Establishment of a Bambusetum is in pressing need in Manipur: Dr Birkumar
IMPHAL: Dr. H. Birkumar Singh, Senior Principal Scientist, CSIR-NEIST on Friday highlighted the urgent and pressing need of establishment of a Bambusetum in Manipur during the observation of World Bamboo Day at CSIR-NEIST, Branch Laboratory, Lamphelpat, Imphal.
It was jointly organized with the Apunba Imagi Machasing (AIMS), Manipur.
He mentioned that bamboo is a traditional resource of Manipur having wide utility need from child birth to dead. Although Manipur harbours a diverse species of bamboo but till now no sustaining way of cultivation and conservation is taken up, he stressed that the economy of the state will depend upon the rich biological heritage of the state where bamboo is an important component.
Prof. Amar Yumnam, Head, Department of South East Asia Studies, Manipur University who was the Chief Guest of the program focuses on the realization of bamboo being an important resource specially in Asian countries. He further said that we have plenty of bamboo in our state and it is highly used in different traditional forms.
In 1992- 1993, the International Network for Bamboo was interested on the bamboo resources of Manipur and Tripura but we could not take the opportunity. Now we need to think about the future economic development of bamboo which could be a potential resource. A scientific roadmap is needed to establish, the professor said.
Mr. Mayanglambam Khelendro Singh, Vice President, The Apunba Imagi Machasing (AIMS), Manipur and Mr. Mawung Mingthing, Secretary, The Apunba Imagi Machasing (AIMS), Manipur attended the program as Guests of Honour.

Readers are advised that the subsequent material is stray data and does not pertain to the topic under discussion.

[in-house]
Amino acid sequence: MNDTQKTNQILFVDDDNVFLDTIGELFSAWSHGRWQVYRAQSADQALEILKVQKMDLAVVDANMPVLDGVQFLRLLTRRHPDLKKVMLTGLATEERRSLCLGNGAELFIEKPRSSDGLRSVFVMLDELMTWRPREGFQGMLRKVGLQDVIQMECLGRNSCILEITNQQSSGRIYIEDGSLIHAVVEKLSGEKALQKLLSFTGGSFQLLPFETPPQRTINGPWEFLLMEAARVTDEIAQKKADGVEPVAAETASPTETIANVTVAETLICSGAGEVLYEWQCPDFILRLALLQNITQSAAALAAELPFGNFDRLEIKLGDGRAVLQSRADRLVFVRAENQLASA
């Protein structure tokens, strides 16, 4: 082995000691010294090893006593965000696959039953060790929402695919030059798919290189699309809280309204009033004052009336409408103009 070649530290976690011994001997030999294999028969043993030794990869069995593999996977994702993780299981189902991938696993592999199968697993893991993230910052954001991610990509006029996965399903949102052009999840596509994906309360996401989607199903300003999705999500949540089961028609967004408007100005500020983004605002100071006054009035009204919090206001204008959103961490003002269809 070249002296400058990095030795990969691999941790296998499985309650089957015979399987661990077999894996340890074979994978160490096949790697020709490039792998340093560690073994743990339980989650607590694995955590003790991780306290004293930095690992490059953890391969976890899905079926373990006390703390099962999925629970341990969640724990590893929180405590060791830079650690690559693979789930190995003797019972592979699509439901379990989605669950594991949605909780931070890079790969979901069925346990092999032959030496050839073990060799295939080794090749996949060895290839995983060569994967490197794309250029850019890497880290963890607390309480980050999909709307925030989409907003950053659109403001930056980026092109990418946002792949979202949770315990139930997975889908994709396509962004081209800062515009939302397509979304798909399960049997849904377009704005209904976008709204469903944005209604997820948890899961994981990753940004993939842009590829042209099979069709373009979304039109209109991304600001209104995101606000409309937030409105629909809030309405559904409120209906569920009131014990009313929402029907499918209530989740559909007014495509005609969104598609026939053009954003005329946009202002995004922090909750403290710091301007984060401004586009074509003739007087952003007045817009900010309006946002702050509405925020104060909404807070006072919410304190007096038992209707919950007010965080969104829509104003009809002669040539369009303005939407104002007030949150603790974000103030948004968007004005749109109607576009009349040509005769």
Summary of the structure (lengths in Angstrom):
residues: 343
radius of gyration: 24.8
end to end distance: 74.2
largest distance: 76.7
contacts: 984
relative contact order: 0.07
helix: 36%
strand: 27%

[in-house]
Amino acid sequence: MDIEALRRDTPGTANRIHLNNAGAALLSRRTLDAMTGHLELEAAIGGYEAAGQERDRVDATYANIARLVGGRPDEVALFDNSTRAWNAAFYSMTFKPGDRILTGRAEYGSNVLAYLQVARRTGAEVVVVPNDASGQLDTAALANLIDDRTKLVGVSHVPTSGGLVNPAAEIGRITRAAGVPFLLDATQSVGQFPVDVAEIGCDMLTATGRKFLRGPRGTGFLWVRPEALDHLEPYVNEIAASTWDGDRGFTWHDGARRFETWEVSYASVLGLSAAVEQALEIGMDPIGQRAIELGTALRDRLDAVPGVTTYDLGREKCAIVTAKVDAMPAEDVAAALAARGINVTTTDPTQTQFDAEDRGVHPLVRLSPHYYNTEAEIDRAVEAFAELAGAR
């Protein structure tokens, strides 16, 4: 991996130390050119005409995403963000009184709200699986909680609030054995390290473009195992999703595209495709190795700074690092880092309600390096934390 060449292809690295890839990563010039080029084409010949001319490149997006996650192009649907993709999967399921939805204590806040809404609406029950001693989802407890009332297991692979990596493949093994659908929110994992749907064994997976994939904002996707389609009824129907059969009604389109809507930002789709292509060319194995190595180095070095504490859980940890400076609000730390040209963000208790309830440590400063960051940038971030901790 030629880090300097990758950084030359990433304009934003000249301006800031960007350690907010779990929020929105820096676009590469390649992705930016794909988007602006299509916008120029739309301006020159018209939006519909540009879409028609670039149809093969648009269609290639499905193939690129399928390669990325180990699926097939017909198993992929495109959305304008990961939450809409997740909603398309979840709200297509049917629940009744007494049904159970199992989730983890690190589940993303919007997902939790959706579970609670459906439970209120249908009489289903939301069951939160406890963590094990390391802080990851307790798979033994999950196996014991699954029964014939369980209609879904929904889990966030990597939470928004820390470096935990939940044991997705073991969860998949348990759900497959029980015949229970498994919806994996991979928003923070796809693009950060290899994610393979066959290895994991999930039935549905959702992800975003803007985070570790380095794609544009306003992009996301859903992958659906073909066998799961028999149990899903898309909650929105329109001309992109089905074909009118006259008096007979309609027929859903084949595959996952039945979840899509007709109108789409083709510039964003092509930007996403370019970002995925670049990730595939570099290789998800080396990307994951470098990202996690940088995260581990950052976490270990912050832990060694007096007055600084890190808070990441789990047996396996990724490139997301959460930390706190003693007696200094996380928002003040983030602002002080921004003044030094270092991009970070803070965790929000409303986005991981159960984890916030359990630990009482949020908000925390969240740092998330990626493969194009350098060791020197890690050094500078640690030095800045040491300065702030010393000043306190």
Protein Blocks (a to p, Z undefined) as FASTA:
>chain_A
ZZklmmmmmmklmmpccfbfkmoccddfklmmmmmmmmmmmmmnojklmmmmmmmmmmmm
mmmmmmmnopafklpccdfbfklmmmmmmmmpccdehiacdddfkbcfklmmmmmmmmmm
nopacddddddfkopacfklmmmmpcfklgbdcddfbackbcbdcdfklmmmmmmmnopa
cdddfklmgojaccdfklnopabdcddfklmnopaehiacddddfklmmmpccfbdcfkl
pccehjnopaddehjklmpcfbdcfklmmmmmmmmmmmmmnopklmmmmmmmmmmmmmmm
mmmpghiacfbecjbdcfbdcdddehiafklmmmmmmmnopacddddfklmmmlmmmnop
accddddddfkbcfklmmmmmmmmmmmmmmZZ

Keynote address of the programme was given by Dr. Atom Sunil Singh, Director, Apunba Imagi Machasing (AIMS), Manipur. Dr. Atom Sunil Singh said that World Bamboo Day was officially established on September 18 at the 8th World Bamboo Congress held in Bangkok in 2009. The programme is celebrated to raise awareness of the benefits of bamboo and to promote its use in everyday products.
Bamboo is a viable replacement for wood. It can be harvest in 3-5 years versus 10-20 for most softwood. It greatly reduces erosion with a sum of stem flow rate. Bamboo is the fastest growing plant on this planet, he said adding that it has been recorded growing at an amazing 47.6 inches in a 24 hour period.
Bamboo can also tolerate extreme conditions that most plants cannot. It was actually the first plant to re-green after the atomic blast in Hiroshima in 1945. Considering health benefits and it’s immune boosting properties and also good for respiratory problems, the observation of World Bamboo Day is very appropriate during COVID-19, Dr. Atom Sunil Singh added.
In Meitei tradition, once a baby is born, the baby is kept into a yangkok which is made of cane and bamboo. Bamboo is needed during child birth, marriage and dead in Meetei/Meitei society. Bamboo is closely associated with our tradition and we have separate puya for bamboo called “Waron” as mentioned by Mr N Ratan Meetei of AIMS, Dr. Atom said.